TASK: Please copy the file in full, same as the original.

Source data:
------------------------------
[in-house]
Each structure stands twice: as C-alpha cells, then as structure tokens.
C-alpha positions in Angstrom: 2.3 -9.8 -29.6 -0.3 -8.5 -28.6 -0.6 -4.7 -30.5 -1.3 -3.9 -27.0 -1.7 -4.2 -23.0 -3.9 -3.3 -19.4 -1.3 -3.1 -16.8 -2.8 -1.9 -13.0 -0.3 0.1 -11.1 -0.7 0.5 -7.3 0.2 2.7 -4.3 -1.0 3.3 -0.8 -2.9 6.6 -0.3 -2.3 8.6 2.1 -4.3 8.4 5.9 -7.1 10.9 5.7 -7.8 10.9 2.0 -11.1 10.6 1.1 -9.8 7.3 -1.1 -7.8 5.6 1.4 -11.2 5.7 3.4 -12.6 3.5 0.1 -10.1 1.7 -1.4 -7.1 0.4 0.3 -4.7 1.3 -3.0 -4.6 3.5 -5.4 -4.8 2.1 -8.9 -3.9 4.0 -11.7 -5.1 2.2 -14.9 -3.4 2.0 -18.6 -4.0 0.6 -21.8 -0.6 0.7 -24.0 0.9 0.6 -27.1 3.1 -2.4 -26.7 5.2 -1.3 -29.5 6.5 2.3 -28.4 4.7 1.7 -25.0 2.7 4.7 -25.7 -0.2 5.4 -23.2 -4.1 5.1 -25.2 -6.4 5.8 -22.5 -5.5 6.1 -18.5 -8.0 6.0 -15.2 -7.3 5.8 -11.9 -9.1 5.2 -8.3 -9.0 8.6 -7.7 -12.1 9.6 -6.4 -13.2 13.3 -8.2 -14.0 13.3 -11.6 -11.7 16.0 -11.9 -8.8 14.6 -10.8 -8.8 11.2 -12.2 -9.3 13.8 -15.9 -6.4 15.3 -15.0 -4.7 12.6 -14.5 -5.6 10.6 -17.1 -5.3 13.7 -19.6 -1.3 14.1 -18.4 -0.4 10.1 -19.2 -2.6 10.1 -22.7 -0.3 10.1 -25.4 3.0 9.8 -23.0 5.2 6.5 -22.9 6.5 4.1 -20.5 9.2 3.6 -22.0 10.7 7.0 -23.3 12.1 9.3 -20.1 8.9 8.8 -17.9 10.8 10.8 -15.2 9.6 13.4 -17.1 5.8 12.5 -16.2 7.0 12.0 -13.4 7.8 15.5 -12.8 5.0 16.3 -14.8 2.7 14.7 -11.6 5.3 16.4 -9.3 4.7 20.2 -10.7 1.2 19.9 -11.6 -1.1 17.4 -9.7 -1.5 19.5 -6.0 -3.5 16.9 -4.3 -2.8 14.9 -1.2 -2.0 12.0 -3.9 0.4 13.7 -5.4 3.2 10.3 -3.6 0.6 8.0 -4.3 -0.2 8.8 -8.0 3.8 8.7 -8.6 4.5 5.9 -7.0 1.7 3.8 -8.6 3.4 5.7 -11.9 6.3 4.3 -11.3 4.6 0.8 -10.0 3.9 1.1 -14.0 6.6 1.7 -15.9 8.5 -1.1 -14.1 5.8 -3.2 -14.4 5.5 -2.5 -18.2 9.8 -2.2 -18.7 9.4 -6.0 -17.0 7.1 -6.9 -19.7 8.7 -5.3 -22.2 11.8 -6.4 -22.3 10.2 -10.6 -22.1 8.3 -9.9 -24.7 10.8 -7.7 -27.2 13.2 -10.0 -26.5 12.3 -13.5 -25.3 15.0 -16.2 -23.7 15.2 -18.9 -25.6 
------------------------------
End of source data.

[in-house]
Each structure stands twice: as C-alpha cells, then as structure tokens.
C-alpha positions in Angstrom: 2.3 -9.8 -29.6 -0.3 -8.5 -28.6 -0.6 -4.7 -30.5 -1.3 -3.9 -27.0 -1.7 -4.2 -23.0 -3.9 -3.3 -19.4 -1.3 -3.1 -16.8 -2.8 -1.9 -13.0 -0.3 0.1 -11.1 -0.7 0.5 -7.3 0.2 2.7 -4.3 -1.0 3.3 -0.8 -2.9 6.6 -0.3 -2.3 8.6 2.1 -4.3 8.4 5.9 -7.1 10.9 5.7 -7.8 10.9 2.0 -11.1 10.6 1.1 -9.8 7.3 -1.1 -7.8 5.6 1.4 -11.2 5.7 3.4 -12.6 3.5 0.1 -10.1 1.7 -1.4 -7.1 0.4 0.3 -4.7 1.3 -3.0 -4.6 3.5 -5.4 -4.8 2.1 -8.9 -3.9 4.0 -11.7 -5.1 2.2 -14.9 -3.4 2.0 -18.6 -4.0 0.6 -21.8 -0.6 0.7 -24.0 0.9 0.6 -27.1 3.1 -2.4 -26.7 5.2 -1.3 -29.5 6.5 2.3 -28.4 4.7 1.7 -25.0 2.7 4.7 -25.7 -0.2 5.4 -23.2 -4.1 5.1 -25.2 -6.4 5.8 -22.5 -5.5 6.1 -18.5 -8.0 6.0 -15.2 -7.3 5.8 -11.9 -9.1 5.2 -8.3 -9.0 8.6 -7.7 -12.1 9.6 -6.4 -13.2 13.3 -8.2 -14.0 13.3 -11.6 -11.7 16.0 -11.9 -8.8 14.6 -10.8 -8.8 11.2 -12.2 -9.3 13.8 -15.9 -6.4 15.3 -15.0 -4.7 12.6 -14.5 -5.6 10.6 -17.1 -5.3 13.7 -19.6 -1.3 14.1 -18.4 -0.4 10.1 -19.2 -2.6 10.1 -22.7 -0.3 10.1 -25.4 3.0 9.8 -23.0 5.2 6.5 -22.9 6.5 4.1 -20.5 9.2 3.6 -22.0 10.7 7.0 -23.3 12.1 9.3 -20.1 8.9 8.8 -17.9 10.8 10.8 -15.2 9.6 13.4 -17.1 5.8 12.5 -16.2 7.0 12.0 -13.4 7.8 15.5 -12.8 5.0 16.3 -14.8 2.7 14.7 -11.6 5.3 16.4 -9.3 4.7 20.2 -10.7 1.2 19.9 -11.6 -1.1 17.4 -9.7 -1.5 19.5 -6.0 -3.5 16.9 -4.3 -2.8 14.9 -1.2 -2.0 12.0 -3.9 0.4 13.7 -5.4 3.2 10.3 -3.6 0.6 8.0 -4.3 -0.2 8.8 -8.0 3.8 8.7 -8.6 4.5 5.9 -7.0 1.7 3.8 -8.6 3.4 5.7 -11.9 6.3 4.3 -11.3 4.6 0.8 -10.0 3.9 1.1 -14.0 6.6 1.7 -15.9 8.5 -1.1 -14.1 5.8 -3.2 -14.4 5.5 -2.5 -18.2 9.8 -2.2 -18.7 9.4 -6.0 -17.0 7.1 -6.9 -19.7 8.7 -5.3 -22.2 11.8 -6.4 -22.3 10.2 -10.6 -22.1 8.3 -9.9 -24.7 10.8 -7.7 -27.2 13.2 -10.0 -26.5 12.3 -13.5 -25.3 15.0 -16.2 -23.7 15.2 -18.9 -25.6 